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It was the morning before I had to leave for Kelowna to pick up Erin. Noah, Fiona and Sophie had to be got up, the lunches had to be made, everyone had to be fed, coffee had to be made and drunk, suitcases had to be packed for Fiona and me for the overnight, art class supplies and sewing machine had to be readied for the morning’s class. In other words, it was the usual chaos plus a bit more. And of course the chicken feed and water had to be topped up before I left. Ten minutes before we all had to depart, I ran out to water the chickens, and saw something leap up towards the fenced roof of the outdoor chicken run.

And there he was: this guy. About twice the size of a house cat, meaty and substantial with strength and claws and attitude to match. He was trapped there, startled by my presence. I couldn’t see how he’d gotten in, but getting out wasn’t proving to be easy.

I saw no blood or feathers around, and the chickens usually stay inside the coop where it’s warmer, so I wondered if he had maybe just arrived. Perhaps the chickens were still alive, cowering inside. Regardless, I wanted to get him out. I cracked the gate to the outdoor chicken run, just wide enough to admit a camera lens, and took this photo. He growled, hissed and growled some more.

I cracked the gate a little wider and then went around to the far side of the coop, prodding him from behind with a long stick in an effort to encourage him to leave through the gap I’d left him in the gate. He was spitting mad and didn’t want to move. But finally he made a grand leap and ran for it: straight through the little chicken door and into the coop.

I suppose I wasn’t thinking entirely sensibly. I was only thinking of the poor chickens that he might be about to kill. So I ran around to the coop door and quickly opened it, peering into the relative dark, hoping that my appearance would scare him out the little flap-door at the back by which he had come in.

The image was like a split-second landscape revealed by a flash of lightning. I saw, and I slammed the door shut, only really understanding what I had seen after the door was closed. I had seen chicken carcasses: it was already all over for our rooster and four hens who had been faithfully contributing lovely blue-green-shelled eggs to our pantry for a year and a half. But I had also seen the cat, a mere 14 inches from my face, sitting in the nesting box closest to the door, growling his horrid growl, crouched upon his deadly claws.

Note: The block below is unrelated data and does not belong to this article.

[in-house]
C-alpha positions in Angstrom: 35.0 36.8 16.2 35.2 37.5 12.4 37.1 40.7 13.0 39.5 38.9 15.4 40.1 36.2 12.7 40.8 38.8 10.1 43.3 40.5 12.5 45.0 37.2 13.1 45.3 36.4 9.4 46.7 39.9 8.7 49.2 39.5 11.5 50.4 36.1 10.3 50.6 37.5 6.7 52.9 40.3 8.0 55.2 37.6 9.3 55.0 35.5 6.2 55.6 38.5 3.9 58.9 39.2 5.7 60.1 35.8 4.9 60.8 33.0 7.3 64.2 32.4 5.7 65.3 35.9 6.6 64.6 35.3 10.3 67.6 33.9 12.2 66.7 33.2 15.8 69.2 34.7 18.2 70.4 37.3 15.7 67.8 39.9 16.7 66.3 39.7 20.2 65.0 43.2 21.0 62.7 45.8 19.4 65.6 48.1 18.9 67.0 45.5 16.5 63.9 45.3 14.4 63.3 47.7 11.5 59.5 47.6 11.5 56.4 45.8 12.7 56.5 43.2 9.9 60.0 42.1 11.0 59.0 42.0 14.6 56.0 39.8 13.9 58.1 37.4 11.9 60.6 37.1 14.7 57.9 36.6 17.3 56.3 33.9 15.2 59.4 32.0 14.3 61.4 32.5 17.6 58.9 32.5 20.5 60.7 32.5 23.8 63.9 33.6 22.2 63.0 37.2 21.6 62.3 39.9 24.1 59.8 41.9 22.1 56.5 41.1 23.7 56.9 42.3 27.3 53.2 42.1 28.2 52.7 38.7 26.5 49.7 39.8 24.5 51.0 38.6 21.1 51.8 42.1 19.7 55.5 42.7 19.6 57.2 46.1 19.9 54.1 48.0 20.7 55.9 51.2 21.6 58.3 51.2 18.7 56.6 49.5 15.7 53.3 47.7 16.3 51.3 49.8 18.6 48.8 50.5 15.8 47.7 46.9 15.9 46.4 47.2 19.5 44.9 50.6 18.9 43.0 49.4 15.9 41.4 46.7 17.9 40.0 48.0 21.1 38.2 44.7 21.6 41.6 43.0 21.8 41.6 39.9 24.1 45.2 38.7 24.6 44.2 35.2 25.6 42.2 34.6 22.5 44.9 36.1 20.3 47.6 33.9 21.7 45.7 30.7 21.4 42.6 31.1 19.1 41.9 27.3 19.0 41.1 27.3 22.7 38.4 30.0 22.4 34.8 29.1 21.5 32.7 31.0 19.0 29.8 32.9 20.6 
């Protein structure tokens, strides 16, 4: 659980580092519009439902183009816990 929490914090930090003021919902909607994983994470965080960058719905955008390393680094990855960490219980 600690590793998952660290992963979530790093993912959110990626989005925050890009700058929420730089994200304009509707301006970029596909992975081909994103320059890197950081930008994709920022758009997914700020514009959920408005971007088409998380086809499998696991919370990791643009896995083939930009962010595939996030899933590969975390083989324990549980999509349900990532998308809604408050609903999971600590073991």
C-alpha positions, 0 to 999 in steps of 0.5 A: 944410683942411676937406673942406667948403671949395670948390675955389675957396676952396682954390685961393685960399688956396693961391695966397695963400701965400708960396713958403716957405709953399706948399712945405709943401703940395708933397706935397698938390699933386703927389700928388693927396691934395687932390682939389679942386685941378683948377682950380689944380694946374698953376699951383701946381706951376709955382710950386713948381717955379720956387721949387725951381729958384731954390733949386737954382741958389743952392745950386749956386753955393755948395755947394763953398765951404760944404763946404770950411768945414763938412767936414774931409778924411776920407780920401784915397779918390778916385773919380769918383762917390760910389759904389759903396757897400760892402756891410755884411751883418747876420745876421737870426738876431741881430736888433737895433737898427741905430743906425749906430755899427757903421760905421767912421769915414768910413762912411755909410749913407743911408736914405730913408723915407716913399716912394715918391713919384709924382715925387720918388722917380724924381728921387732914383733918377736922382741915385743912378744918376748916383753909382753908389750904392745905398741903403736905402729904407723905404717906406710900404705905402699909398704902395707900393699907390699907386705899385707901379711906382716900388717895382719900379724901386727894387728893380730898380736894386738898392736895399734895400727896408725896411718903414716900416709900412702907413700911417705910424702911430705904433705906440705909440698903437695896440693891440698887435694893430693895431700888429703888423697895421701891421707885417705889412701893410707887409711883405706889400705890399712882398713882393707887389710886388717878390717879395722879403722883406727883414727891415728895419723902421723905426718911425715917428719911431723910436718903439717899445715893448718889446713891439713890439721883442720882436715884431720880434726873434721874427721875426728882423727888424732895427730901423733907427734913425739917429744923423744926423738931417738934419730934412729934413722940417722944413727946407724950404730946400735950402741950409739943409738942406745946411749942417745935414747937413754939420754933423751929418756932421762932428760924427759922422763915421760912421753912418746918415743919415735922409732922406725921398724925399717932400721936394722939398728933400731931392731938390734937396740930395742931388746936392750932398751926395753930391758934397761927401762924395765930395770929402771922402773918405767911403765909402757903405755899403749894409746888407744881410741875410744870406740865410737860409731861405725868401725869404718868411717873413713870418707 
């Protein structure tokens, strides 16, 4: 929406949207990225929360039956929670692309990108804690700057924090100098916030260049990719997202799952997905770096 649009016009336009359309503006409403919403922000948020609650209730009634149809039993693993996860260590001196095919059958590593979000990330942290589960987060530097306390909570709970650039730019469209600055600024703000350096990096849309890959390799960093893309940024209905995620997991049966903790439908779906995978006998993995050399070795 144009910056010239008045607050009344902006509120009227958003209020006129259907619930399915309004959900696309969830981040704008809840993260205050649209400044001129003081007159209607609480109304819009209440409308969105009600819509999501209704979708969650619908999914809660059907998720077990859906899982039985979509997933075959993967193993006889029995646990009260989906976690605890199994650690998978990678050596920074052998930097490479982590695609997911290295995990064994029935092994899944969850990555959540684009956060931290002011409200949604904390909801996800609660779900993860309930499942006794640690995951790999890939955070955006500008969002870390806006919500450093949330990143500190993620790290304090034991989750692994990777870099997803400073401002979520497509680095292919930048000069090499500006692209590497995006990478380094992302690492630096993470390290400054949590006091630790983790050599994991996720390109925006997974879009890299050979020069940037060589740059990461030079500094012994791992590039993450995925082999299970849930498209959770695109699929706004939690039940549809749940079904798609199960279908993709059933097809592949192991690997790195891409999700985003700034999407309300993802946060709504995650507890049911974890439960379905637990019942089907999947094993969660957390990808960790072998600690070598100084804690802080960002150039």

We now had two minutes until we had to leave for school/art class/Kelowna. Like any reasonable person would, I spent that two minutes uploading the photo to Facebook (thereby alerting Chuck) and then simply drove away, trusting that the cat would eventually leave by the open gate. Which it seems he did.

We dealt with the chicken carcasses another day. I suppose we’ll be back to raising new chicks this spring.



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6 responses to “Bob”

  1. Lea Avatar

    Thank goodness for facebook….
    Merry Christmas Miranda to all of you.. I miss your posts, but truly understand… all my children have ahem” flown the coop” so to speak.. and yours are flowing nicely into a new season.. the very best for 2013

  2. Deborah Avatar

    Nice pic! One of these days you will have the most secure chicken coop in the world. So far I have resisted chickens, although we could theoretically put a coop in the garage. No way could we have an outside coop…this morning I saw that a mountain lion had marked the side of the garage, 24.5″ from the ground. (My tallest cat is 14″ at the hips.)

  3. Anonymous Avatar

    Your not very smart trying to get into a tangle with a bobcat!!

  4. Miranda Hughes Avatar

    Well, Anon, dramatic license aside, bobcats don't attack humans: their preferred prey is less than 15 pounds. He might have slashed out in self-defence but he wasn't very big: about the size of a dachshund.

  5. kingstonmom Avatar

    Love the picture. Sorry to hear about the loss of your rooster and chickens, but glad you are okay.

  6. Simply Homeschooled Avatar

    Sometimes what we raise for our own food draws the most incredible blessings of wildlife! I would have feared my chickens too but what an incredible blessing to see so close! Great picture!